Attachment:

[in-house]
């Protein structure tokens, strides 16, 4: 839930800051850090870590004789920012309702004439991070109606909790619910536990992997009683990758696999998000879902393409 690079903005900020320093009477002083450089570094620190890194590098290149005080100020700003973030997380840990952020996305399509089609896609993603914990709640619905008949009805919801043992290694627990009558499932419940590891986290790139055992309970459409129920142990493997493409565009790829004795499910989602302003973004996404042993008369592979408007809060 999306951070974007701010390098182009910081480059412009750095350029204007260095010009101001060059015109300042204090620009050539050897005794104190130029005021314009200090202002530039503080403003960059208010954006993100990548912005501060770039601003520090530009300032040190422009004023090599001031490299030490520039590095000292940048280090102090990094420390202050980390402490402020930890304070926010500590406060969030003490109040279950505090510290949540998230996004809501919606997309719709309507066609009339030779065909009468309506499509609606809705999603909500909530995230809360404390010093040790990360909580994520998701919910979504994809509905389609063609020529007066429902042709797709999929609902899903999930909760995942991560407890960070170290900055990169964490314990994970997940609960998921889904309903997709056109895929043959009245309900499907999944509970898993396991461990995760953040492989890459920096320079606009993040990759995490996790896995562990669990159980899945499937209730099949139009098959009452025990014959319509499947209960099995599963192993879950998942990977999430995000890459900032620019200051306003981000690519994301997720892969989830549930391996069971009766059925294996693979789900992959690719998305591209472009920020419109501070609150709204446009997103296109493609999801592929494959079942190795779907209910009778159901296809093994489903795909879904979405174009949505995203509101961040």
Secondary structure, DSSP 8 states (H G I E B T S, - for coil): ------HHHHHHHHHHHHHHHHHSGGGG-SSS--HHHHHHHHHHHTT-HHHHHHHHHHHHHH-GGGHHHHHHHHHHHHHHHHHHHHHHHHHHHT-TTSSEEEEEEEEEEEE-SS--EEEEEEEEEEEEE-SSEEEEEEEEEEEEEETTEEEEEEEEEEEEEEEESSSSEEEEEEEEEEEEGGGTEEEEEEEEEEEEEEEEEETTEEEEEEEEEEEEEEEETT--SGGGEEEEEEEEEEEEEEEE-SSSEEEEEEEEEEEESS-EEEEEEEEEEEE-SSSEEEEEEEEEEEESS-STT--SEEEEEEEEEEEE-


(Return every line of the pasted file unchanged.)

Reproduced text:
[in-house]
């Protein structure tokens, strides 16, 4: 839930800051850090870590004789920012309702004439991070109606909790619910536990992997009683990758696999998000879902393409 690079903005900020320093009477002083450089570094620190890194590098290149005080100020700003973030997380840990952020996305399509089609896609993603914990709640619905008949009805919801043992290694627990009558499932419940590891986290790139055992309970459409129920142990493997493409565009790829004795499910989602302003973004996404042993008369592979408007809060 999306951070974007701010390098182009910081480059412009750095350029204007260095010009101001060059015109300042204090620009050539050897005794104190130029005021314009200090202002530039503080403003960059208010954006993100990548912005501060770039601003520090530009300032040190422009004023090599001031490299030490520039590095000292940048280090102090990094420390202050980390402490402020930890304070926010500590406060969030003490109040279950505090510290949540998230996004809501919606997309719709309507066609009339030779065909009468309506499509609606809705999603909500909530995230809360404390010093040790990360909580994520998701919910979504994809509905389609063609020529007066429902042709797709999929609902899903999930909760995942991560407890960070170290900055990169964490314990994970997940609960998921889904309903997709056109895929043959009245309900499907999944509970898993396991461990995760953040492989890459920096320079606009993040990759995490996790896995562990669990159980899945499937209730099949139009098959009452025990014959319509499947209960099995599963192993879950998942990977999430995000890459900032620019200051306003981000690519994301997720892969989830549930391996069971009766059925294996693979789900992959690719998305591209472009920020419109501070609150709204446009997103296109493609999801592929494959079942190795779907209910009778159901296809093994489903795909879904979405174009949505995203509101961040």
Secondary structure, DSSP 8 states (H G I E B T S, - for coil): ------HHHHHHHHHHHHHHHHHSGGGG-SSS--HHHHHHHHHHHTT-HHHHHHHHHHHHHH-GGGHHHHHHHHHHHHHHHHHHHHHHHHHHHT-TTSSEEEEEEEEEEEE-SS--EEEEEEEEEEEEE-SSEEEEEEEEEEEEEETTEEEEEEEEEEEEEEEESSSSEEEEEEEEEEEEGGGTEEEEEEEEEEEEEEEEEETTEEEEEEEEEEEEEEEETT--SGGGEEEEEEEEEEEEEEEE-SSSEEEEEEEEEEEESS-EEEEEEEEEEEE-SSSEEEEEEEEEEEESS-STT--SEEEEEEEEEEEE-